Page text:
the natural equilibrium

when i was in high school my german teacher once said a sentence that followed me in my life ever since: if the pendulum goes to the right, it also goes to the left.

what i did not realize at the time was that this simple metaphor describes one of the most fascinating underlying dynamics of society, of history, and of politics.

did you ever ask yourself, why in times of globalization the call for tradition gets louder? why having all the options and possibilities in the world can make some people wish for a regulated system without so many choices? because if the pendulum goes to the right, it also goes to the left in a society.

i find a very interesting case in the transition of “modern” (western-societal) values of democracy and the rule of law to other “less privileged” countries. not only is the evaluation of traditions and points of view highly subjective, which is one point to be criticized, but also the thought of forcing someone for its own “good” is to be questioned. it is to be challenged whether a bottom-up system like democracy can be taught in a top-down enforcement, especially if the force is coming from outside the “own” country. to me it seems to be a rather natural reaction, that resistance gets bigger equivalent to the amount of force used to get a result that is not desired by the consignee. the more the pendulum goes to the one side, the higher it will flip back on the other side.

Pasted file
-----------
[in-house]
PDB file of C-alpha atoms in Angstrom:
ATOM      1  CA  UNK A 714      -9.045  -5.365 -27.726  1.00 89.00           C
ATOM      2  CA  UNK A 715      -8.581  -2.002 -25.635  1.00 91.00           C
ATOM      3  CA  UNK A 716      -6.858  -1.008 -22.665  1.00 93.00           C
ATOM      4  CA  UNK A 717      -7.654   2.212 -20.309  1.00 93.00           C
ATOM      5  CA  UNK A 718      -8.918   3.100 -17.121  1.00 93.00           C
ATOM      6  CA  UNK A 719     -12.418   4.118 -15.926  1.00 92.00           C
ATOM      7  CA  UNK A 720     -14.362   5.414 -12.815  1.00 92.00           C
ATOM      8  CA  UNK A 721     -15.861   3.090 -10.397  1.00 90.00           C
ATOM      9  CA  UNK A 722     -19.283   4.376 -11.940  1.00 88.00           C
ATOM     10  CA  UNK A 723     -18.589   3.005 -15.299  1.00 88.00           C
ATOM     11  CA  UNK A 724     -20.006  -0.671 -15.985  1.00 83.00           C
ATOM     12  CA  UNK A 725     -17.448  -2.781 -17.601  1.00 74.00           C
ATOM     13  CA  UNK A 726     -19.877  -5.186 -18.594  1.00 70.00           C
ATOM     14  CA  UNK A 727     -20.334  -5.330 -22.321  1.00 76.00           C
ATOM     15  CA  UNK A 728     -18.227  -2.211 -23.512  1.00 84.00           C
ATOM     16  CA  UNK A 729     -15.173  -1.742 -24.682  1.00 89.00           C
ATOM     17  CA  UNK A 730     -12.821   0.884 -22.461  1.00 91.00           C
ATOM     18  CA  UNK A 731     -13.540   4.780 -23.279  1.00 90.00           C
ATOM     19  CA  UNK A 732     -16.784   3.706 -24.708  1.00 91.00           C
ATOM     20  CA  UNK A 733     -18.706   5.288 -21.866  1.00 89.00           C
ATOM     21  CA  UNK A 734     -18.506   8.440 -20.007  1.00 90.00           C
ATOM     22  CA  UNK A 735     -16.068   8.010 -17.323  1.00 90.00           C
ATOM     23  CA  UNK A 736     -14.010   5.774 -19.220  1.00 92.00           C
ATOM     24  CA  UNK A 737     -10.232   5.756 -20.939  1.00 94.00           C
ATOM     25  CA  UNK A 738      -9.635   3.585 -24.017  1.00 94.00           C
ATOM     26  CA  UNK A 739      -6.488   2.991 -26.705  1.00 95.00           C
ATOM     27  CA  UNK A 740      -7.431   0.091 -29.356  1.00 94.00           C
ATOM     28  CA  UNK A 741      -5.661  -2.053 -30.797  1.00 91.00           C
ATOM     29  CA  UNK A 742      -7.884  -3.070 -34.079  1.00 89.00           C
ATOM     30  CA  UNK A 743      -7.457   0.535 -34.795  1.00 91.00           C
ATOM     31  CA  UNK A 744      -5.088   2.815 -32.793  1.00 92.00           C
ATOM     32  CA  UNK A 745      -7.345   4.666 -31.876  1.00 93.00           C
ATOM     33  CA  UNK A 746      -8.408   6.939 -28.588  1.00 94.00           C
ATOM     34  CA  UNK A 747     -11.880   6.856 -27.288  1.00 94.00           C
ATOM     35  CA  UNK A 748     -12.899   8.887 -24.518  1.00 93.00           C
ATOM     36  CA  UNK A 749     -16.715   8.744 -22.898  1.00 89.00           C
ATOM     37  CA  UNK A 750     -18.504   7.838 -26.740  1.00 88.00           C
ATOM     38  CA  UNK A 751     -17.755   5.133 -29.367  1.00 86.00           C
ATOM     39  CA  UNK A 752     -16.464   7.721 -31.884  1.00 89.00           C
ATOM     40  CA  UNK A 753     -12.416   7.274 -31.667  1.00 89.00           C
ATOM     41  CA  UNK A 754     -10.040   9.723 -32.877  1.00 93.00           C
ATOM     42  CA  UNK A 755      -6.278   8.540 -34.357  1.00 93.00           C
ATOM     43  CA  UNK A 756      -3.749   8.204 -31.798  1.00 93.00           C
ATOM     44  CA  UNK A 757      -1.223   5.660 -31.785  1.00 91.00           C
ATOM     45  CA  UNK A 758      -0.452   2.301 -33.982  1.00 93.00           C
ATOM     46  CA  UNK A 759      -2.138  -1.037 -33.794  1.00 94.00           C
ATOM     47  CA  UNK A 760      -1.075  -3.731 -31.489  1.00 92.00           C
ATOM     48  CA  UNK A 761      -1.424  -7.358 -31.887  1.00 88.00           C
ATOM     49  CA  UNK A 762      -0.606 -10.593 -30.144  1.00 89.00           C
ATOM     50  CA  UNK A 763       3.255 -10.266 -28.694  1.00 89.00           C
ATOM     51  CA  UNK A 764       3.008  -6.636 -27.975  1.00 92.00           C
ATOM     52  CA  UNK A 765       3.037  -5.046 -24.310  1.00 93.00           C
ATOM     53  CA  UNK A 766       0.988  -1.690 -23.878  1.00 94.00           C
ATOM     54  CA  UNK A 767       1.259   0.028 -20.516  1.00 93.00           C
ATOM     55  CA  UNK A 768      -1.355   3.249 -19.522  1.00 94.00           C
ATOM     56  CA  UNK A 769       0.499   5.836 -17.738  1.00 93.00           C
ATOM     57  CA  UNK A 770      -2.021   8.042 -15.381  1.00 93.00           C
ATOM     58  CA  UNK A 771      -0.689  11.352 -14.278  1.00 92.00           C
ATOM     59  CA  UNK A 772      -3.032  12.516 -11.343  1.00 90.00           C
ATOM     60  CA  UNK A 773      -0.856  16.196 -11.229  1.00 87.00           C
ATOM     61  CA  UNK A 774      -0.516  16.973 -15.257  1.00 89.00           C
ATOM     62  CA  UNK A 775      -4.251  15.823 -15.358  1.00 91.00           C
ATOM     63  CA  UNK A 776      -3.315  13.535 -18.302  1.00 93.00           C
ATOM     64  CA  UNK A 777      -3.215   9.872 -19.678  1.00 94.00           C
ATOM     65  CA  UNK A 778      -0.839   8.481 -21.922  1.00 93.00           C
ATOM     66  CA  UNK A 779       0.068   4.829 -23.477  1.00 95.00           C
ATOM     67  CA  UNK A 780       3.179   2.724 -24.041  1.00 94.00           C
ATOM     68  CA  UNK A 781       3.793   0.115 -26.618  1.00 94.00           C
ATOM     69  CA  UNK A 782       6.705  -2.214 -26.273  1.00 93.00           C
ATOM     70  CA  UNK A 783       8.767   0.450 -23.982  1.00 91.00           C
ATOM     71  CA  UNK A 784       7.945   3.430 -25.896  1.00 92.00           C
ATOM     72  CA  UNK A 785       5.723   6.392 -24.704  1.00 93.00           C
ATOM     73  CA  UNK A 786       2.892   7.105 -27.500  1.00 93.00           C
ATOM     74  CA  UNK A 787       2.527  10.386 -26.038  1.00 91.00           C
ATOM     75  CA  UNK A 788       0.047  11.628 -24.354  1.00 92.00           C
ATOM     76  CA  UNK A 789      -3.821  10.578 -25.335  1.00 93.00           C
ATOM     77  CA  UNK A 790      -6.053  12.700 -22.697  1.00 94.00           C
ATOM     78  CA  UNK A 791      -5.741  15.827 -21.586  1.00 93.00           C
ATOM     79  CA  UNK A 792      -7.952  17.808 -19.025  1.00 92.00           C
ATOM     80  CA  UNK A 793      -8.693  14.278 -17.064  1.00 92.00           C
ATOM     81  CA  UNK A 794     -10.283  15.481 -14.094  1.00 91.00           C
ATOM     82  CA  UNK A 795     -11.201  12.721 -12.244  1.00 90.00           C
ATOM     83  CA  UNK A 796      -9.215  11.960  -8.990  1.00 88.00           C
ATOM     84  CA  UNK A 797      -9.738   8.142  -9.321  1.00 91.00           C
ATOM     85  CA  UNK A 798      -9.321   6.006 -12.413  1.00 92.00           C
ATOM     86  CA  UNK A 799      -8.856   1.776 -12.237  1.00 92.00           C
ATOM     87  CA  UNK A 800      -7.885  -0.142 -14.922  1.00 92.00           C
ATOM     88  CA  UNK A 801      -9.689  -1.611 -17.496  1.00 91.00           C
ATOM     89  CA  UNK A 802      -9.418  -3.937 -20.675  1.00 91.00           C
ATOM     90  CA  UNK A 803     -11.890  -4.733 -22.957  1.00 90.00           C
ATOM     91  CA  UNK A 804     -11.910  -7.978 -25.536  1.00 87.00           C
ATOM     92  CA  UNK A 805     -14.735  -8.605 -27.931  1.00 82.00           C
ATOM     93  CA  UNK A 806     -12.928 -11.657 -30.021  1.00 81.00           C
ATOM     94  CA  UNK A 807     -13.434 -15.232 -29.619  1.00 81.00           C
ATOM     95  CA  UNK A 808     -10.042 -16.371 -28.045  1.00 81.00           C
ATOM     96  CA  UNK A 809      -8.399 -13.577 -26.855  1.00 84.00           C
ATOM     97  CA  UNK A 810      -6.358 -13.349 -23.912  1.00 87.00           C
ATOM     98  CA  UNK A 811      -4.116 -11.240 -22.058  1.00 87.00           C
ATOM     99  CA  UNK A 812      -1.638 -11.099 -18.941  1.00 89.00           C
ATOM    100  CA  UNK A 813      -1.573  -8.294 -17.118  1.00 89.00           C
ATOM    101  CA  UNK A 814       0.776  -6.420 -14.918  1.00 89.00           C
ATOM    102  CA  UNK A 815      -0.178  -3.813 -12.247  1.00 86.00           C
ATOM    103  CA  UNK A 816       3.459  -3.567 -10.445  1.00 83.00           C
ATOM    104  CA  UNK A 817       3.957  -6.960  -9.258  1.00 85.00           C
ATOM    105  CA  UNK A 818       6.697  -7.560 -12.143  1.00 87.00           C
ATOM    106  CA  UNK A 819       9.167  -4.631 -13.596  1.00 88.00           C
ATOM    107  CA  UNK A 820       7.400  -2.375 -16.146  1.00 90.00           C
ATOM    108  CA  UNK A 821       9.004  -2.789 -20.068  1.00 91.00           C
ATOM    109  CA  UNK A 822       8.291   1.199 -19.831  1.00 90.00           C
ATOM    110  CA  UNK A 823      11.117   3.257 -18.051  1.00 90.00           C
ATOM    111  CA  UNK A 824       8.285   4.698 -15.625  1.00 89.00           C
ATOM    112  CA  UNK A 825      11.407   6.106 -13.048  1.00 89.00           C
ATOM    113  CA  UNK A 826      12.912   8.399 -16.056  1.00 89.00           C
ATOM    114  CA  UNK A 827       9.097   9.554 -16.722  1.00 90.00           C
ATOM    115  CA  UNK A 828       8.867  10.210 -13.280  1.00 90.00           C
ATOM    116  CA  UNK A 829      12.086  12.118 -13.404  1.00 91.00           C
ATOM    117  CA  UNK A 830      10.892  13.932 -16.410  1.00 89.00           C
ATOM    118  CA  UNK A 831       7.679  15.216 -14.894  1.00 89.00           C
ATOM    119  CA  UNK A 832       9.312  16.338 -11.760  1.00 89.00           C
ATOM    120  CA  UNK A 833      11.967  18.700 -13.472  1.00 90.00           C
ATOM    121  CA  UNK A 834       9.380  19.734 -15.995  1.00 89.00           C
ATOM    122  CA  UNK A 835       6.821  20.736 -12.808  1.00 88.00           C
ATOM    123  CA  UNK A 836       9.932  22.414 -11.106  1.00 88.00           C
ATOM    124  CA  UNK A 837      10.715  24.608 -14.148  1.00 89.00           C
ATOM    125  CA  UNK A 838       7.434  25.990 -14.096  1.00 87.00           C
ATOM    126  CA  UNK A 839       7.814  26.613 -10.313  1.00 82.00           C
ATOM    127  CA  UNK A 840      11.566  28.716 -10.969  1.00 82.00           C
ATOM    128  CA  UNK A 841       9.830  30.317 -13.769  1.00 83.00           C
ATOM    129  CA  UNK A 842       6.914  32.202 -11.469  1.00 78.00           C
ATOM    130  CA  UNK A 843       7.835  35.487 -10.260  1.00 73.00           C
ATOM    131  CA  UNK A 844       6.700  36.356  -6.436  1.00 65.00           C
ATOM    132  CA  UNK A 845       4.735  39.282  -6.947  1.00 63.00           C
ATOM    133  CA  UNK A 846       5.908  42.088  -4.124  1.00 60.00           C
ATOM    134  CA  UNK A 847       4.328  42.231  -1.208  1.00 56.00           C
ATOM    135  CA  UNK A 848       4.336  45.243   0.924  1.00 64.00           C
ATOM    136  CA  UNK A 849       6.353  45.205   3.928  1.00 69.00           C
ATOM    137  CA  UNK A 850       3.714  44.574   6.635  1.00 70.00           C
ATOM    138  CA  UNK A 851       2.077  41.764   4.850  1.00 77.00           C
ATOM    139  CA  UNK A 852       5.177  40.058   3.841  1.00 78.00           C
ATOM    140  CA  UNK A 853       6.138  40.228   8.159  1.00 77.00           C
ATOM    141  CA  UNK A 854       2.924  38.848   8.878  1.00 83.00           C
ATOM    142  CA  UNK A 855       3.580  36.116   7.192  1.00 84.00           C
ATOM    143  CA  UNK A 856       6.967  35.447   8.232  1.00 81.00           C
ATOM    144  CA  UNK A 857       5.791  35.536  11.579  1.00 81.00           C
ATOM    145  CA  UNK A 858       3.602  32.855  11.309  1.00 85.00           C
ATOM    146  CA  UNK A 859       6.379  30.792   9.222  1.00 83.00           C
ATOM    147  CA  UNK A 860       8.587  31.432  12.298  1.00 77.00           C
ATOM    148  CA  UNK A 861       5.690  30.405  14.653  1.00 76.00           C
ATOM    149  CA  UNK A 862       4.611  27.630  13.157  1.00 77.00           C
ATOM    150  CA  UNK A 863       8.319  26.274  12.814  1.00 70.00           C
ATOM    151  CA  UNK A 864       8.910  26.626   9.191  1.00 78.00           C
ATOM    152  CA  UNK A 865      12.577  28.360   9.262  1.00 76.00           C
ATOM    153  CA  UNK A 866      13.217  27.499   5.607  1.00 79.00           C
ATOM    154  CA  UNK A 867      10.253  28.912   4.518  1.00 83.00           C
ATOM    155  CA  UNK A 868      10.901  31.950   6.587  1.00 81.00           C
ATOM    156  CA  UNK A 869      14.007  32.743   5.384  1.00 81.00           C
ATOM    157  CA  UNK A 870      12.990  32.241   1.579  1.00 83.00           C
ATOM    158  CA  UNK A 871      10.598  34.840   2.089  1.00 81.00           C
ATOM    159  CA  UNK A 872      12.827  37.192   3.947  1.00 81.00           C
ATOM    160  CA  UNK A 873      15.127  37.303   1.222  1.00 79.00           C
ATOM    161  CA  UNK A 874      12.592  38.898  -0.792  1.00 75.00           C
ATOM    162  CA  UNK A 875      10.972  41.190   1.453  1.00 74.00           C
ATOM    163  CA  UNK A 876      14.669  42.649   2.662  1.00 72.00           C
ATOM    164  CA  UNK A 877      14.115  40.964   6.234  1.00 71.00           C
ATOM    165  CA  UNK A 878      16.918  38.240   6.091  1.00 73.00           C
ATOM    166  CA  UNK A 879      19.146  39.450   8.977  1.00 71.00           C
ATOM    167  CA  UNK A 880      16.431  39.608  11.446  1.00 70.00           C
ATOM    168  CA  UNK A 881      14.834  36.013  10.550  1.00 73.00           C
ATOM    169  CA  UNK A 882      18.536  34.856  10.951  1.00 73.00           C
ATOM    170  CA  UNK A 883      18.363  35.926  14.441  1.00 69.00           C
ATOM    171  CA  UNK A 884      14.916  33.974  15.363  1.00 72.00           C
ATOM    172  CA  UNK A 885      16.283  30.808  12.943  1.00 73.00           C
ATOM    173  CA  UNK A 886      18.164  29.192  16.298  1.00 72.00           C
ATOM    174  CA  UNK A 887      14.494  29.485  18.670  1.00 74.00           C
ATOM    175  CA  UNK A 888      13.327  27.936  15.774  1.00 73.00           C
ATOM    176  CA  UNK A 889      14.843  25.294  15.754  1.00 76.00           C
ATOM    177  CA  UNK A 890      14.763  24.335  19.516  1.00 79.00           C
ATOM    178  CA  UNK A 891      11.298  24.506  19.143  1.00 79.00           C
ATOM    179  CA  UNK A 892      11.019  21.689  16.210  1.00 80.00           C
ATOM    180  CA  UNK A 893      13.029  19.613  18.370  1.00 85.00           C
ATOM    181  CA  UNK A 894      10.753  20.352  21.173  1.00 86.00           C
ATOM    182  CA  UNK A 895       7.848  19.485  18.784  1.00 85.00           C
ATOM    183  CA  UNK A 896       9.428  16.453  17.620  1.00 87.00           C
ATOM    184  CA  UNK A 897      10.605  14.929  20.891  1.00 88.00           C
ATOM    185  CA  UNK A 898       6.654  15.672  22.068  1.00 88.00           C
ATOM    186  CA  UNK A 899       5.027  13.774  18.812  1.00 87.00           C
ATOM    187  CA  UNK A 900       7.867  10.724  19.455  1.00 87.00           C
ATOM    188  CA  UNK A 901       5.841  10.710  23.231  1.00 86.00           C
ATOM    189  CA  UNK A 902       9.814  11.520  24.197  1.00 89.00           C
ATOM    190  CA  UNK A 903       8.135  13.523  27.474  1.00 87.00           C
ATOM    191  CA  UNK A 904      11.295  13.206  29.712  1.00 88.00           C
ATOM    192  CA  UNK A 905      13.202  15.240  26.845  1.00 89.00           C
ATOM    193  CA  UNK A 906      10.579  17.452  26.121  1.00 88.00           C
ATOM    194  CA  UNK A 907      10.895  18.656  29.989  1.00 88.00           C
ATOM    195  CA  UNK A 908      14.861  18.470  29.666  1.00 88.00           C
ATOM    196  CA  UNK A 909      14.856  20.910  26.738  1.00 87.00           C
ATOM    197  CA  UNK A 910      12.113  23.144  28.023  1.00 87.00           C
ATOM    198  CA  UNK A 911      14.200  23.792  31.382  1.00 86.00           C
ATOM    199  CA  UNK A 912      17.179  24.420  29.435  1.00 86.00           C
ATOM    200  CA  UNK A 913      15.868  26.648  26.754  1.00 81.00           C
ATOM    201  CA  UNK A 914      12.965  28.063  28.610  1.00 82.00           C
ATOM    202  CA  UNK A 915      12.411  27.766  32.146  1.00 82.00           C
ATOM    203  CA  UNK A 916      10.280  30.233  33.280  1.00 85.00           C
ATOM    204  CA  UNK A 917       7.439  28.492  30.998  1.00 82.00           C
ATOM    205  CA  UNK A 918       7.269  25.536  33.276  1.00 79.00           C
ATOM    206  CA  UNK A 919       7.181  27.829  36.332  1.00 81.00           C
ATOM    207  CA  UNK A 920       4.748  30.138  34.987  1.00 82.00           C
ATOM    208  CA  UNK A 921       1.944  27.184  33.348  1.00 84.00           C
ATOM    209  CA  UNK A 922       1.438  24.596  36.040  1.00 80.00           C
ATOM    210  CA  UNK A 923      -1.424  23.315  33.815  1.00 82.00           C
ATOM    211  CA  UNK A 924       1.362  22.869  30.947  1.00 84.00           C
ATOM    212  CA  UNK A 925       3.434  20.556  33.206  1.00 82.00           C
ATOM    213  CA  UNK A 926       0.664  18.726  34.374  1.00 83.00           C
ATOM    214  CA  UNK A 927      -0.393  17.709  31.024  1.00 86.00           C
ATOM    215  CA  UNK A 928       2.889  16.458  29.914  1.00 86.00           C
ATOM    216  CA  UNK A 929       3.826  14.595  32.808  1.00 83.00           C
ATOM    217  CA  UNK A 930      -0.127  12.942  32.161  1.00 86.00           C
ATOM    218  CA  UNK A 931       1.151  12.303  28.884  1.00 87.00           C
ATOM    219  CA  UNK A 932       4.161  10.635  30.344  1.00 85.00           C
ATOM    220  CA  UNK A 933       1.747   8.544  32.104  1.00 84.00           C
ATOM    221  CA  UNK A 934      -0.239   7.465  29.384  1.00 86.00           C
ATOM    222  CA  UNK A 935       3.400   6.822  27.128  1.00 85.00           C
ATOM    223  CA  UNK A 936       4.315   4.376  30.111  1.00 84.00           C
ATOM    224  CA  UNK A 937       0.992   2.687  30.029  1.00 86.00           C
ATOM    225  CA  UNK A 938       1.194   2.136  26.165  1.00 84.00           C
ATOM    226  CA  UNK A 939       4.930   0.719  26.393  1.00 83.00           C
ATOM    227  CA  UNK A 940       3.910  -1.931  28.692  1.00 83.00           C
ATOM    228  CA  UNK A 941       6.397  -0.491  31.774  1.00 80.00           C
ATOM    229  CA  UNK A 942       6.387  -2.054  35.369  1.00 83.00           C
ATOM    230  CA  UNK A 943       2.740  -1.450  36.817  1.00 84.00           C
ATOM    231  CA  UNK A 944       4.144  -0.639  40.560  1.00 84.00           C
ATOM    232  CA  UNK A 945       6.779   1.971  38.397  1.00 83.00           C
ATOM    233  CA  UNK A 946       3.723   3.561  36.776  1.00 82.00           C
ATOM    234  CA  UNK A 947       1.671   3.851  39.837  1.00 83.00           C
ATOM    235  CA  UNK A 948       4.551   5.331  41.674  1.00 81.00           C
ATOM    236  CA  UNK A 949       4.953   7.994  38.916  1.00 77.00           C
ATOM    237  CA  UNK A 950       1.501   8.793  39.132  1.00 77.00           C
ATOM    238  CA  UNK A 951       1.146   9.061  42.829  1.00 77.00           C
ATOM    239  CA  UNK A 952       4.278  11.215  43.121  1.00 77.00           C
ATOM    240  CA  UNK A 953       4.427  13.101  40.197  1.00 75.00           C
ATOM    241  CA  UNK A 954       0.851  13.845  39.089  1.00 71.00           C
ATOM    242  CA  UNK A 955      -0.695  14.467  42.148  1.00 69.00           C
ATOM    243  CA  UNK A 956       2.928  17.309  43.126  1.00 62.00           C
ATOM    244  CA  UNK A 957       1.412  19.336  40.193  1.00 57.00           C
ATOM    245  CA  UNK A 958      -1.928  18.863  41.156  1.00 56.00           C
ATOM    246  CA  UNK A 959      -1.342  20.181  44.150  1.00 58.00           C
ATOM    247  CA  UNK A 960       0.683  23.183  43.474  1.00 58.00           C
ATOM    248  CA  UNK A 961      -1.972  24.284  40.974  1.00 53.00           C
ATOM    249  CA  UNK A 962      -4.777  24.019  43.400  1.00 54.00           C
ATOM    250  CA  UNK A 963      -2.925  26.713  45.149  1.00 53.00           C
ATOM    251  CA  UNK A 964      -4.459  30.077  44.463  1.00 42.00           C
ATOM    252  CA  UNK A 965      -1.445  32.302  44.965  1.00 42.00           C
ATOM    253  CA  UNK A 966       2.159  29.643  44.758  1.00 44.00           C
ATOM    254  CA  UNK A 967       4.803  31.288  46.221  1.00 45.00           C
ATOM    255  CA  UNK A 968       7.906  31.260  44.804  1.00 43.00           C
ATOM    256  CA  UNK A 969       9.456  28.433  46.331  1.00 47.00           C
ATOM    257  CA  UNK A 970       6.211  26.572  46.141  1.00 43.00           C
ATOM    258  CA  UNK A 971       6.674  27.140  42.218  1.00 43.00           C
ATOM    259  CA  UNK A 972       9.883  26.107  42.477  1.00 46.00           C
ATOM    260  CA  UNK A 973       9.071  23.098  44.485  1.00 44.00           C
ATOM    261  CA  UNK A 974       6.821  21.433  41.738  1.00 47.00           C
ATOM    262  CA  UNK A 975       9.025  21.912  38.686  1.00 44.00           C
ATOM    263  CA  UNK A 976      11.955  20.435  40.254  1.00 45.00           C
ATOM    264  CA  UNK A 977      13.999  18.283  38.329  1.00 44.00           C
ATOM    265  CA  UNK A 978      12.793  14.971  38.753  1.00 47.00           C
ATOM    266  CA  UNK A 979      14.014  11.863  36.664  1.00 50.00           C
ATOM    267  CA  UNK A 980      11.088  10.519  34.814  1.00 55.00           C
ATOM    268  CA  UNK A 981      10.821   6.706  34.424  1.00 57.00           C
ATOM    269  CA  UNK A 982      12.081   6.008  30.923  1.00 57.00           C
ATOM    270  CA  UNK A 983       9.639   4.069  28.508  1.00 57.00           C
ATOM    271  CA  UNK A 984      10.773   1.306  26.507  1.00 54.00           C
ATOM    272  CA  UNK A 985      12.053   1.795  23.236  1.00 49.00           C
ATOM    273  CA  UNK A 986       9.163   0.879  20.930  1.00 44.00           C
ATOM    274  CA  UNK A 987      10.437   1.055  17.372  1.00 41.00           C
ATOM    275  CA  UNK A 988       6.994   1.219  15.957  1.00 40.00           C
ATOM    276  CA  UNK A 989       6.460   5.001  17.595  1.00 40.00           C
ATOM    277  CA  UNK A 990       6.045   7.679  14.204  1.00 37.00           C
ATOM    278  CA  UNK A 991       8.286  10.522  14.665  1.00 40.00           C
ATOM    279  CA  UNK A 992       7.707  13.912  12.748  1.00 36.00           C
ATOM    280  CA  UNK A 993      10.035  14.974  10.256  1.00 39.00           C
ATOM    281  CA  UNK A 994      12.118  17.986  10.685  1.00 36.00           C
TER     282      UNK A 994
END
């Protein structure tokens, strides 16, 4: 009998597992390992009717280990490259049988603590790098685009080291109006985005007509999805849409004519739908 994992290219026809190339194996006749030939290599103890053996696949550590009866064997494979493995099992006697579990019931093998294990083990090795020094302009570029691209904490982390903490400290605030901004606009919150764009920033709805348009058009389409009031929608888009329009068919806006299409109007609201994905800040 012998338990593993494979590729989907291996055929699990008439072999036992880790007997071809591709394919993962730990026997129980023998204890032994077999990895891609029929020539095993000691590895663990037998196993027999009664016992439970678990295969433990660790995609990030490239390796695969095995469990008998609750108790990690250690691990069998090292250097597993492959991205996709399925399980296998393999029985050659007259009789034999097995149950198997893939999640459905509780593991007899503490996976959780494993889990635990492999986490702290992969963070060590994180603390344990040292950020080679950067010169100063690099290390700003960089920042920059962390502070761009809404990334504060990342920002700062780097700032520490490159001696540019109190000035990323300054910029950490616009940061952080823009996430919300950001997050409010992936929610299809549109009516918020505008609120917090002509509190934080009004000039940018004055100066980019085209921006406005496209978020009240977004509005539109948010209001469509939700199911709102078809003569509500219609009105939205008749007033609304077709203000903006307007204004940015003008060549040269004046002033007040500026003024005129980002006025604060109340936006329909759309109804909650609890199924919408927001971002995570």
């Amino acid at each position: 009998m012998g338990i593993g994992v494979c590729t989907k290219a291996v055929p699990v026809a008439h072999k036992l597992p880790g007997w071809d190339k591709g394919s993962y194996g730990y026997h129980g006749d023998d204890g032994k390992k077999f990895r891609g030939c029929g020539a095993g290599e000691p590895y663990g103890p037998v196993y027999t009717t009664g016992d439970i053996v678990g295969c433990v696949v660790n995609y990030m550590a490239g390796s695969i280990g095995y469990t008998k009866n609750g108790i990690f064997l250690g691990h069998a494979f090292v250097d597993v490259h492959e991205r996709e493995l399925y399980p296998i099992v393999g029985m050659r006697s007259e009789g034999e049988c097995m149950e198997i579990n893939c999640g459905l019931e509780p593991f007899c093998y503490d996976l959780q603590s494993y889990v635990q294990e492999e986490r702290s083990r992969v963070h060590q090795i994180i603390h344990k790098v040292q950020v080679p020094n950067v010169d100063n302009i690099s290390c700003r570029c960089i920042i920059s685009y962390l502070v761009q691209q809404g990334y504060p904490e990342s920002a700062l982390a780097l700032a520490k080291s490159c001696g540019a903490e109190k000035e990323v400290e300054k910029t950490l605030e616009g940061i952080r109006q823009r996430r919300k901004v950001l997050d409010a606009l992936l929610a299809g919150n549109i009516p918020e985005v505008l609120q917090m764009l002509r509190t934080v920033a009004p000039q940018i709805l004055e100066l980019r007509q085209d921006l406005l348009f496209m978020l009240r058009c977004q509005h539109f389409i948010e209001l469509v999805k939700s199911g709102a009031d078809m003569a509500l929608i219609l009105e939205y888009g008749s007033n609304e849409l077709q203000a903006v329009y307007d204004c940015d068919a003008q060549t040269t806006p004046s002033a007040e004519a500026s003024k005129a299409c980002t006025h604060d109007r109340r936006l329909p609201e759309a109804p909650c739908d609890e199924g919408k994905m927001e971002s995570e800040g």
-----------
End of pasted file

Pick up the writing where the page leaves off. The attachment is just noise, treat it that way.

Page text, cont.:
or consider the course of history instead – the closed times in the middle ages, with no freedom of thought or of action (to the one side) and the following eruption of resistance in the form of science that started questioning religious doctrines and the call for liberty and political power.

of course, society and of history does not follow the perfect model of a pendulum, yet it manages to capture the essence of movement and the core of contrast being an everyday companion in reality.

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